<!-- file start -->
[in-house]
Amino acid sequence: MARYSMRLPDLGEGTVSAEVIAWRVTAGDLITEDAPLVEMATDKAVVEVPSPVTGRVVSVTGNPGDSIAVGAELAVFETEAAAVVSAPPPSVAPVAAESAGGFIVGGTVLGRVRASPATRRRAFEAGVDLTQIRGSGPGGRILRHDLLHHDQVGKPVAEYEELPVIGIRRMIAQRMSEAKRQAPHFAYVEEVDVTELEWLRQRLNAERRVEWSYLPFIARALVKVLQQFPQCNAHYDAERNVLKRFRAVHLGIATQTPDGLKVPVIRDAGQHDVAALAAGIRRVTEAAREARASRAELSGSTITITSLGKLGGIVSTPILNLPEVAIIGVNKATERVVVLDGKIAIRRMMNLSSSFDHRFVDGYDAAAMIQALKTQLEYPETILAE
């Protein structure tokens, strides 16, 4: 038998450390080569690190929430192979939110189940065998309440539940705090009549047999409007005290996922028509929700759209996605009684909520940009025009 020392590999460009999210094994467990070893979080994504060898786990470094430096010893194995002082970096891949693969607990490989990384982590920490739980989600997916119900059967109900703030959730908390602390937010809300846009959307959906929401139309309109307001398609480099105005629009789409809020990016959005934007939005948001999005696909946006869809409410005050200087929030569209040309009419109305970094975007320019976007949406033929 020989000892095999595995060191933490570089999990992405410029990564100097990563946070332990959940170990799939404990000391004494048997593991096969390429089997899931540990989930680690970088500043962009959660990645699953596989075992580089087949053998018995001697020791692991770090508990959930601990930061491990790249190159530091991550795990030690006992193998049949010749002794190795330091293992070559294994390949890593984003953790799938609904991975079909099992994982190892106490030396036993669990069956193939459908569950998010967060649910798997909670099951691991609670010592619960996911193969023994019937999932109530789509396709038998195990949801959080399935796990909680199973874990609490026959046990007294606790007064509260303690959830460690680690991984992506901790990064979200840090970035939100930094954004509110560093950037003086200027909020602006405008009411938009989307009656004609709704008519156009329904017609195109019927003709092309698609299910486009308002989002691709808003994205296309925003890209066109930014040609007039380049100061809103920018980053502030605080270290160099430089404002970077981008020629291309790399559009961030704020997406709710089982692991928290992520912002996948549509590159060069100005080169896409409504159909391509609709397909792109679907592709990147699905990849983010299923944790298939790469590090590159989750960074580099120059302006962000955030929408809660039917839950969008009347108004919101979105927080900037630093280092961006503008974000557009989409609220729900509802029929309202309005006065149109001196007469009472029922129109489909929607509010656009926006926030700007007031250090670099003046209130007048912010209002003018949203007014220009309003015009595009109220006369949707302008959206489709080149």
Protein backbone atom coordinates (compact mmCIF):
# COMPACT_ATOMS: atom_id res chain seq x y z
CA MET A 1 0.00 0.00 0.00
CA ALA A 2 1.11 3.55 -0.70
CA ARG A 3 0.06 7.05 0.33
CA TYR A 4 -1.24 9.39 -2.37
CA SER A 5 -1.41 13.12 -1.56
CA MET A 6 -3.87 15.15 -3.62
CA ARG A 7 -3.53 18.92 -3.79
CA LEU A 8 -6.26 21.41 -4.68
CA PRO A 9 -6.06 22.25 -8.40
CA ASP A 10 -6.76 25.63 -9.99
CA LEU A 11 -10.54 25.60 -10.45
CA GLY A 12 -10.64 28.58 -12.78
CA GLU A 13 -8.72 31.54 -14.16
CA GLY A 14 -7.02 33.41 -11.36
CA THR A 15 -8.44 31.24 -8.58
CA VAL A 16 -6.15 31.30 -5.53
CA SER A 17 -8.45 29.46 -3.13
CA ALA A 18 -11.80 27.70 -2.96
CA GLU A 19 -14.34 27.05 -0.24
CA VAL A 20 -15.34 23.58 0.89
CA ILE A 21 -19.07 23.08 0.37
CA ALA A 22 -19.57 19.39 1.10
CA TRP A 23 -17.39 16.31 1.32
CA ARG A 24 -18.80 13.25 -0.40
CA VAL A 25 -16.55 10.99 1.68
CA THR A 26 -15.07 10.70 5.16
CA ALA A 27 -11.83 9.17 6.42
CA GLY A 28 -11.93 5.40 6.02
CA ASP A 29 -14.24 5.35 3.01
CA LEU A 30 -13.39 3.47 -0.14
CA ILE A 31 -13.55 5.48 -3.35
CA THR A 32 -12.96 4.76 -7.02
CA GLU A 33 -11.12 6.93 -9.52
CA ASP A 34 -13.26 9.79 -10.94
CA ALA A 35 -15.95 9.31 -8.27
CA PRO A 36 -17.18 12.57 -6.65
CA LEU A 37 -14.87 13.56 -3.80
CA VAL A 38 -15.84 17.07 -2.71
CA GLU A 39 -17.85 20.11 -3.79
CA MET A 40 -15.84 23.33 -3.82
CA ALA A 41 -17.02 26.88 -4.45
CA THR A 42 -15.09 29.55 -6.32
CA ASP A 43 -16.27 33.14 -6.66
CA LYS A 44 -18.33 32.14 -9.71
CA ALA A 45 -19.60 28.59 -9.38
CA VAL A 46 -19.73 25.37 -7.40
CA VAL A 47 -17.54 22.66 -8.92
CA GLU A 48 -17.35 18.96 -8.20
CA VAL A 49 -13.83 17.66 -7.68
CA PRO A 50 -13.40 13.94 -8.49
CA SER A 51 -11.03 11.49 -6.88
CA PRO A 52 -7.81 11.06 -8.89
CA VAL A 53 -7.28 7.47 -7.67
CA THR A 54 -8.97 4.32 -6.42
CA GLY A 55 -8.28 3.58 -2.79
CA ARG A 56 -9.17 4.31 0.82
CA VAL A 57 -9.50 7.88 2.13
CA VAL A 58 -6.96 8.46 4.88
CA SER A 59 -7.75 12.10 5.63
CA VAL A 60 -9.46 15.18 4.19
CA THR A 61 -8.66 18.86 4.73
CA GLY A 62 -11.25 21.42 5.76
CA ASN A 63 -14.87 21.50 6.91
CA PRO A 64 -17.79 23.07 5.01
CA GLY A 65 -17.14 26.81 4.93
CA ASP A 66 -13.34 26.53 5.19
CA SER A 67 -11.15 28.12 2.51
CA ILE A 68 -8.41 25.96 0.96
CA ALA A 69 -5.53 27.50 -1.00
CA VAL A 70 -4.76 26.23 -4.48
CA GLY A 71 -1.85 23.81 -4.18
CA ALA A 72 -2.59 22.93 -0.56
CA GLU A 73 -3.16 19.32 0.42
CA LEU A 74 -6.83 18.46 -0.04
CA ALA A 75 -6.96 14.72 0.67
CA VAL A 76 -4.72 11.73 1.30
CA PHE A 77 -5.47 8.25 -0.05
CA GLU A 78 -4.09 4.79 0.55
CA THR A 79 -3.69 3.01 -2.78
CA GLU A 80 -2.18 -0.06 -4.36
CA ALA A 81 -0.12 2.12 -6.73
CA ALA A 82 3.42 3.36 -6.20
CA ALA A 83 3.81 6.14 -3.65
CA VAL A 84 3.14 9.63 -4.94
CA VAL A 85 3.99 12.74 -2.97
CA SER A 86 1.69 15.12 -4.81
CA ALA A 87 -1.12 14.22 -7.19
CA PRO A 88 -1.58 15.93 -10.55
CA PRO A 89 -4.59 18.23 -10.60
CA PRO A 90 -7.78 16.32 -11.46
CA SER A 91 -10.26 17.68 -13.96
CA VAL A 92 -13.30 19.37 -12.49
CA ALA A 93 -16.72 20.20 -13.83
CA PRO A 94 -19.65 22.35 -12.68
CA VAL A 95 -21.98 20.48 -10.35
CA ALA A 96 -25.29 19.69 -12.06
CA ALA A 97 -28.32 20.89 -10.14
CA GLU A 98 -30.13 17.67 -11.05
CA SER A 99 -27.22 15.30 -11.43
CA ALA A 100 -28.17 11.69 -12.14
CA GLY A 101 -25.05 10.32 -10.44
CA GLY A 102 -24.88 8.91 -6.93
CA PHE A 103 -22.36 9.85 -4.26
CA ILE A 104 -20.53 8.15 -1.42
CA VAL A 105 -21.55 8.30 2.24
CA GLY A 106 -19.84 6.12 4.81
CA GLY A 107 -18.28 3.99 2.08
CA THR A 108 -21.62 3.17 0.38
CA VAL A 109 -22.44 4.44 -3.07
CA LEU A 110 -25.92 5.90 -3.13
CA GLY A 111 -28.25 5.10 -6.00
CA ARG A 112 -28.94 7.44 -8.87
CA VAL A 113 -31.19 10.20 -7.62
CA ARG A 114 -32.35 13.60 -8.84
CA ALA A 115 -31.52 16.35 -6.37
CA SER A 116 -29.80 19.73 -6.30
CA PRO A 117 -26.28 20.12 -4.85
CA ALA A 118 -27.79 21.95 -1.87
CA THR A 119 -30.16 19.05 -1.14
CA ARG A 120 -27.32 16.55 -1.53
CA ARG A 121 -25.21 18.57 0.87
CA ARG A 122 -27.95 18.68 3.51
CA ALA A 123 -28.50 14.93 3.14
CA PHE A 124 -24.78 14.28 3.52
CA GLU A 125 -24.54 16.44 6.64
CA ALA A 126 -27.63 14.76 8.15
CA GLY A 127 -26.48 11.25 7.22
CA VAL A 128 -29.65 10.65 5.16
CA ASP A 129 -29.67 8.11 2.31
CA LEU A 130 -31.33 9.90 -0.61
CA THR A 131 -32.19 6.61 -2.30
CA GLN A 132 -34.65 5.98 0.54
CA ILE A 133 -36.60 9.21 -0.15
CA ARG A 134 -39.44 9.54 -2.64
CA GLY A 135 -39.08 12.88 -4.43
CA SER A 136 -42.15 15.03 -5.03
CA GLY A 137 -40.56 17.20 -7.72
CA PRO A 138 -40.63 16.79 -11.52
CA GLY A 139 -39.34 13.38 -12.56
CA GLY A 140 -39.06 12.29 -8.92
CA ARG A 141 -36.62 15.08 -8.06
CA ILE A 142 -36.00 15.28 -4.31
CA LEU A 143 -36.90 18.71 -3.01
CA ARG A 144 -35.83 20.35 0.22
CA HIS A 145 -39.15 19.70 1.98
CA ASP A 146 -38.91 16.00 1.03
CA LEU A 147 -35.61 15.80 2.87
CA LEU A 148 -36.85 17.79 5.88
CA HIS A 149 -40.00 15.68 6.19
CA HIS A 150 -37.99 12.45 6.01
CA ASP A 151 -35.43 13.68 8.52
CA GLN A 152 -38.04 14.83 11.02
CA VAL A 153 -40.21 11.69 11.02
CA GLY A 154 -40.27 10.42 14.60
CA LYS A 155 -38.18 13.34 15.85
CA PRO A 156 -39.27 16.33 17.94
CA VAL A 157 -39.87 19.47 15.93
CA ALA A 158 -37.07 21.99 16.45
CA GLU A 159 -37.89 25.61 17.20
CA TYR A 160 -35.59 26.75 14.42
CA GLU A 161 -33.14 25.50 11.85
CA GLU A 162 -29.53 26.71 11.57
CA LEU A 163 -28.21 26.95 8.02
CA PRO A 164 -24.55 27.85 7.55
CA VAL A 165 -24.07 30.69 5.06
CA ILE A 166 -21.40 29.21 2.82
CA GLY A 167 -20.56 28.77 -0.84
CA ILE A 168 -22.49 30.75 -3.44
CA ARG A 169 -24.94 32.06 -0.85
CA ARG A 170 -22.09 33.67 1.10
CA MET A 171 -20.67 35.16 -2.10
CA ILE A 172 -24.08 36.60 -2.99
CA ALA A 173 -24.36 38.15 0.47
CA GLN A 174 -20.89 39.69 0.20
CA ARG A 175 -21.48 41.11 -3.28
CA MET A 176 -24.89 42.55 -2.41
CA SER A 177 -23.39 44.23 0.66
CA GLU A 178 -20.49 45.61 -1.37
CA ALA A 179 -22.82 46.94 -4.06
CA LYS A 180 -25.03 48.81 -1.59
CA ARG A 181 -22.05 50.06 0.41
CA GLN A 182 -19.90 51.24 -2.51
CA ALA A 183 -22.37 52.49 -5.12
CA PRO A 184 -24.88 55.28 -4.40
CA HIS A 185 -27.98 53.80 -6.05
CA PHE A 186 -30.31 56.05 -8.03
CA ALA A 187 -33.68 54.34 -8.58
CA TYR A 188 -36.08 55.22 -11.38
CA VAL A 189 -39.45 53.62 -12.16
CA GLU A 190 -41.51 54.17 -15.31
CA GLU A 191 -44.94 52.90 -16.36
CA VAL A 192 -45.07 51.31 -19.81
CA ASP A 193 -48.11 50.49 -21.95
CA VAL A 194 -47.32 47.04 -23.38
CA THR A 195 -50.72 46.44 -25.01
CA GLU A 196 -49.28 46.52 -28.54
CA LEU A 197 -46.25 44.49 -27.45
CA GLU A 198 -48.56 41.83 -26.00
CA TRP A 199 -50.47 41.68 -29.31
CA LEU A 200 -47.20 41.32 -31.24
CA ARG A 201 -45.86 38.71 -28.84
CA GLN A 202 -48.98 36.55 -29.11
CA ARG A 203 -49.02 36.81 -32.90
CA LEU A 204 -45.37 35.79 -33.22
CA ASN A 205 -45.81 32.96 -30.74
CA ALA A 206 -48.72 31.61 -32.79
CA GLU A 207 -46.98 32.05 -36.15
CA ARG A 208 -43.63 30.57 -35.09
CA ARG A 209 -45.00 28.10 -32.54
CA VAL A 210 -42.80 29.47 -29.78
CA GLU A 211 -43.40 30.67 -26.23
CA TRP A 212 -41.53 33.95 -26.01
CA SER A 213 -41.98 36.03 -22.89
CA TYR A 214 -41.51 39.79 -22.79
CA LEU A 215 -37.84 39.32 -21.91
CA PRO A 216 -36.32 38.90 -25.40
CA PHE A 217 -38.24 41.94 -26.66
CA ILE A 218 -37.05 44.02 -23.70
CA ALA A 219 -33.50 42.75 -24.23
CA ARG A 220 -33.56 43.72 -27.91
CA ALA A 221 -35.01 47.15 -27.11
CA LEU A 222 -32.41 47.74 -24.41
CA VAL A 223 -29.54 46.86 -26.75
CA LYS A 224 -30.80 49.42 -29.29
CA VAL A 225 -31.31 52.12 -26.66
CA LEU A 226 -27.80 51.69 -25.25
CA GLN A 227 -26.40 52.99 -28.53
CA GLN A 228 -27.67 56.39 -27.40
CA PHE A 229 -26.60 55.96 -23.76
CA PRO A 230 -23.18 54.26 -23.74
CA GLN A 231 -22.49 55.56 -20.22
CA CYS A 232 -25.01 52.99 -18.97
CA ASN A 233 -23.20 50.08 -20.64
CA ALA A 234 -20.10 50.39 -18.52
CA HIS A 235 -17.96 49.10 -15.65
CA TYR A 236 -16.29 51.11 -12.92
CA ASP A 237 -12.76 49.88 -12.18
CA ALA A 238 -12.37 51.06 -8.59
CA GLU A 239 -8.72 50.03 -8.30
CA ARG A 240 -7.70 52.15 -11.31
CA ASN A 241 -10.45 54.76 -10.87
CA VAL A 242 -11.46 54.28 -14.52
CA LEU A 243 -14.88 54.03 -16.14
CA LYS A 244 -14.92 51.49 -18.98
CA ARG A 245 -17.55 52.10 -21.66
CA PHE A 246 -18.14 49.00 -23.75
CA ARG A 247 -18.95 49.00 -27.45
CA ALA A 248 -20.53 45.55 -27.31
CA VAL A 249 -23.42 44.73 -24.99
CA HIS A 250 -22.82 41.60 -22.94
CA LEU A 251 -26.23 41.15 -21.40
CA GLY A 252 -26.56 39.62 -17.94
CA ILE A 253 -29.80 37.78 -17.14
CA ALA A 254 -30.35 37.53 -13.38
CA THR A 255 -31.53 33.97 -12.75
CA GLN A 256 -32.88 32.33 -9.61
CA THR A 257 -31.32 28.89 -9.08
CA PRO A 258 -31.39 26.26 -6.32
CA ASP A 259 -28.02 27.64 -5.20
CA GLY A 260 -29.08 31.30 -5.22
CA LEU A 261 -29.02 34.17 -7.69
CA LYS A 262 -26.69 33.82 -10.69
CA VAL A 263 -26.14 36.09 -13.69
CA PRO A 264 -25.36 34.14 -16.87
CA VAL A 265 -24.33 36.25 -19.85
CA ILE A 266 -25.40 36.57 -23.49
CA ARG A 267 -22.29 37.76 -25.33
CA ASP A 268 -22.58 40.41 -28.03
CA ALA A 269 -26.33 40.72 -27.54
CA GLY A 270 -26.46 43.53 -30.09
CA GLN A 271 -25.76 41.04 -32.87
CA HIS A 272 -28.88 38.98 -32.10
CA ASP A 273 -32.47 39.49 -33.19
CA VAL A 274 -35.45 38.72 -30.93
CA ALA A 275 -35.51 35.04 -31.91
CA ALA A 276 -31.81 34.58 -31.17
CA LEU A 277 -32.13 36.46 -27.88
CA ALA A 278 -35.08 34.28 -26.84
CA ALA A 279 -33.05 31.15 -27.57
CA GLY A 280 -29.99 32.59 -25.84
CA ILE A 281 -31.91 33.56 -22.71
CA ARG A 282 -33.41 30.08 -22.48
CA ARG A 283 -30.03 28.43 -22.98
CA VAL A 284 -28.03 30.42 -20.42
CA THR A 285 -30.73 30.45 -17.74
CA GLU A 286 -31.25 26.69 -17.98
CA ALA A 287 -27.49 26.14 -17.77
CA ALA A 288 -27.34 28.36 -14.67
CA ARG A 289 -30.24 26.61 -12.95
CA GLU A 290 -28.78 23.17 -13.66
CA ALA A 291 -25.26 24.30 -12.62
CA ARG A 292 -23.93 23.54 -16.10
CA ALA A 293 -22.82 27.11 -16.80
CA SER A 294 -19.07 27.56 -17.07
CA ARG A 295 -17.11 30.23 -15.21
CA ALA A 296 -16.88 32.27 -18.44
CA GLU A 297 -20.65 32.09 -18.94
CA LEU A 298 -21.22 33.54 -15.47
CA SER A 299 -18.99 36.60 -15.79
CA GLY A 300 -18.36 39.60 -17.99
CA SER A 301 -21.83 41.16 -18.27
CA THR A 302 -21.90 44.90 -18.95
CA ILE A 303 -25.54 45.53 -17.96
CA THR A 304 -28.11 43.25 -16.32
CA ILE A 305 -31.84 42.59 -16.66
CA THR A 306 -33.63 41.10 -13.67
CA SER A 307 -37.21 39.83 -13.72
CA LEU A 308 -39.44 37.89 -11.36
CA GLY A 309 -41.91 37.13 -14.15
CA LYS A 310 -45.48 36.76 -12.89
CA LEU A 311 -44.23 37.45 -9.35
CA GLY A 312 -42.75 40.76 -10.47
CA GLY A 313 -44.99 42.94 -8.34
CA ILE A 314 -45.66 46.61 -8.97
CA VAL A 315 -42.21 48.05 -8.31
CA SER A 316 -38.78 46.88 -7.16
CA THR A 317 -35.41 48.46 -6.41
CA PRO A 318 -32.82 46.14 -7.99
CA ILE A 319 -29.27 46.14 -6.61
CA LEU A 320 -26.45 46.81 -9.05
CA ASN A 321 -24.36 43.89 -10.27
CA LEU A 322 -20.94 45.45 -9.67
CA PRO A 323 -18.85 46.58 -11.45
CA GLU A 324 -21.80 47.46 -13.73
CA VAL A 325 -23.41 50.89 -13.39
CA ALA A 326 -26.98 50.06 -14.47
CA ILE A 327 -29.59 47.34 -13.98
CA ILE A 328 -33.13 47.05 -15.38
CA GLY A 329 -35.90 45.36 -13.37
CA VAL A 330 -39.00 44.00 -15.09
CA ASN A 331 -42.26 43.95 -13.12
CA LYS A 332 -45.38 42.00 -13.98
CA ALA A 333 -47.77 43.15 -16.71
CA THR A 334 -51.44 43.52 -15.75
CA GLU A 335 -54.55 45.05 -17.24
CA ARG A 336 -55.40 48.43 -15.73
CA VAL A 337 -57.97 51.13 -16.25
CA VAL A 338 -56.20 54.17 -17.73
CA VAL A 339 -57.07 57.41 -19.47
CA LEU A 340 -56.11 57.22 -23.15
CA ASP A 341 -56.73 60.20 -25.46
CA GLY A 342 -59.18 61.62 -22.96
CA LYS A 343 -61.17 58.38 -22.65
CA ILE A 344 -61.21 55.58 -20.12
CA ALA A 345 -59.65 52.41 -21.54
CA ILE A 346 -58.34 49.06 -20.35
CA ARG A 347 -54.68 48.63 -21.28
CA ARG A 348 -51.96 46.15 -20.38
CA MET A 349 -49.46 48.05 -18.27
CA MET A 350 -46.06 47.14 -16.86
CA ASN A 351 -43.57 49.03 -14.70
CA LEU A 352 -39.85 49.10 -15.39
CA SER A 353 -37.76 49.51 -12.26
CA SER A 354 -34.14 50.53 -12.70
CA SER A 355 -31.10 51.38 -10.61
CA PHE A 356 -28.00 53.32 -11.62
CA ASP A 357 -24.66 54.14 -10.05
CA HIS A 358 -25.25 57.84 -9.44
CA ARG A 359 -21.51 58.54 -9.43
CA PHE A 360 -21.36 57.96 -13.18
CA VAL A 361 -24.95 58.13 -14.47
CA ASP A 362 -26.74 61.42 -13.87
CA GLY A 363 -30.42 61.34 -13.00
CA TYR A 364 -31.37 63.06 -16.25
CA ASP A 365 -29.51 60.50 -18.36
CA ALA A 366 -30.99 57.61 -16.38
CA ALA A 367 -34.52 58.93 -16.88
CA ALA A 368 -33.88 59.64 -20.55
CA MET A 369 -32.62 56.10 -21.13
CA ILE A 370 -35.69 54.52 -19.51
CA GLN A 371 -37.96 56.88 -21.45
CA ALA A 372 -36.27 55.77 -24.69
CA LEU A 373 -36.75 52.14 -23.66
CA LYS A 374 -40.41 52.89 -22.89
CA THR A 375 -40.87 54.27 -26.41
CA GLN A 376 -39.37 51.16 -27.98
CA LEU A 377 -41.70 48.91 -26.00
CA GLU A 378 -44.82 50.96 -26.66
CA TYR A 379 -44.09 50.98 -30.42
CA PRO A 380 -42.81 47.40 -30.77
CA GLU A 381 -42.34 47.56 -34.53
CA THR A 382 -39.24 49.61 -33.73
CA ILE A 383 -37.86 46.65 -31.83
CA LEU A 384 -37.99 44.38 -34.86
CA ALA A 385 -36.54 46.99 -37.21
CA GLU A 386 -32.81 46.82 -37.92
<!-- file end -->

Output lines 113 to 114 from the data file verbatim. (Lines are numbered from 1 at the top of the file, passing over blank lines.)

CA THR A 108 -21.62 3.17 0.38
CA VAL A 109 -22.44 4.44 -3.07